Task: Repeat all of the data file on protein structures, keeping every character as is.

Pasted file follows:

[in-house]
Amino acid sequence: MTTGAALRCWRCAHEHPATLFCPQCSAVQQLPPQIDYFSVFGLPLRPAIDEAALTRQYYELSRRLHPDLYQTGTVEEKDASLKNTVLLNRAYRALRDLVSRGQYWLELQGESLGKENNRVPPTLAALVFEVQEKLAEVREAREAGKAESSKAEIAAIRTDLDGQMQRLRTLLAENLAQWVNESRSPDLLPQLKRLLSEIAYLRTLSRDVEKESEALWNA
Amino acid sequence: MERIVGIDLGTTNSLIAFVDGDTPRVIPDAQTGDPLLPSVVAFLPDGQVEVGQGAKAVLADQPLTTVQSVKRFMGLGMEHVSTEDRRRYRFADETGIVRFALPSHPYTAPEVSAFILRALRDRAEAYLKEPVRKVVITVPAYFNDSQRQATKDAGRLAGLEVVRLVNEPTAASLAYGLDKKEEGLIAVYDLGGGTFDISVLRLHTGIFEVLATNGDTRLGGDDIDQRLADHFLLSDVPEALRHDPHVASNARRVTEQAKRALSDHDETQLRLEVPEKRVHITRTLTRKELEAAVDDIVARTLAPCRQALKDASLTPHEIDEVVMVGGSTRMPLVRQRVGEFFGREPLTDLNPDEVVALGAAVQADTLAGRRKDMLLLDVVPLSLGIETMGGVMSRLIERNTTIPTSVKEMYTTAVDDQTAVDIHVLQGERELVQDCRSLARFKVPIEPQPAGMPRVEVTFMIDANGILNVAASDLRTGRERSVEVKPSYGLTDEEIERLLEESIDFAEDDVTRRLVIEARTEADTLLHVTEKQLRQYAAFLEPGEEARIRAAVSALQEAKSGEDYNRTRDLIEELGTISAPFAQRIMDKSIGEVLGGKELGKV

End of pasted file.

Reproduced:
[in-house]
Amino acid sequence: MTTGAALRCWRCAHEHPATLFCPQCSAVQQLPPQIDYFSVFGLPLRPAIDEAALTRQYYELSRRLHPDLYQTGTVEEKDASLKNTVLLNRAYRALRDLVSRGQYWLELQGESLGKENNRVPPTLAALVFEVQEKLAEVREAREAGKAESSKAEIAAIRTDLDGQMQRLRTLLAENLAQWVNESRSPDLLPQLKRLLSEIAYLRTLSRDVEKESEALWNA
Amino acid sequence: MERIVGIDLGTTNSLIAFVDGDTPRVIPDAQTGDPLLPSVVAFLPDGQVEVGQGAKAVLADQPLTTVQSVKRFMGLGMEHVSTEDRRRYRFADETGIVRFALPSHPYTAPEVSAFILRALRDRAEAYLKEPVRKVVITVPAYFNDSQRQATKDAGRLAGLEVVRLVNEPTAASLAYGLDKKEEGLIAVYDLGGGTFDISVLRLHTGIFEVLATNGDTRLGGDDIDQRLADHFLLSDVPEALRHDPHVASNARRVTEQAKRALSDHDETQLRLEVPEKRVHITRTLTRKELEAAVDDIVARTLAPCRQALKDASLTPHEIDEVVMVGGSTRMPLVRQRVGEFFGREPLTDLNPDEVVALGAAVQADTLAGRRKDMLLLDVVPLSLGIETMGGVMSRLIERNTTIPTSVKEMYTTAVDDQTAVDIHVLQGERELVQDCRSLARFKVPIEPQPAGMPRVEVTFMIDANGILNVAASDLRTGRERSVEVKPSYGLTDEEIERLLEESIDFAEDDVTRRLVIEARTEADTLLHVTEKQLRQYAAFLEPGEEARIRAAVSALQEAKSGEDYNRTRDLIEELGTISAPFAQRIMDKSIGEVLGGKELGKV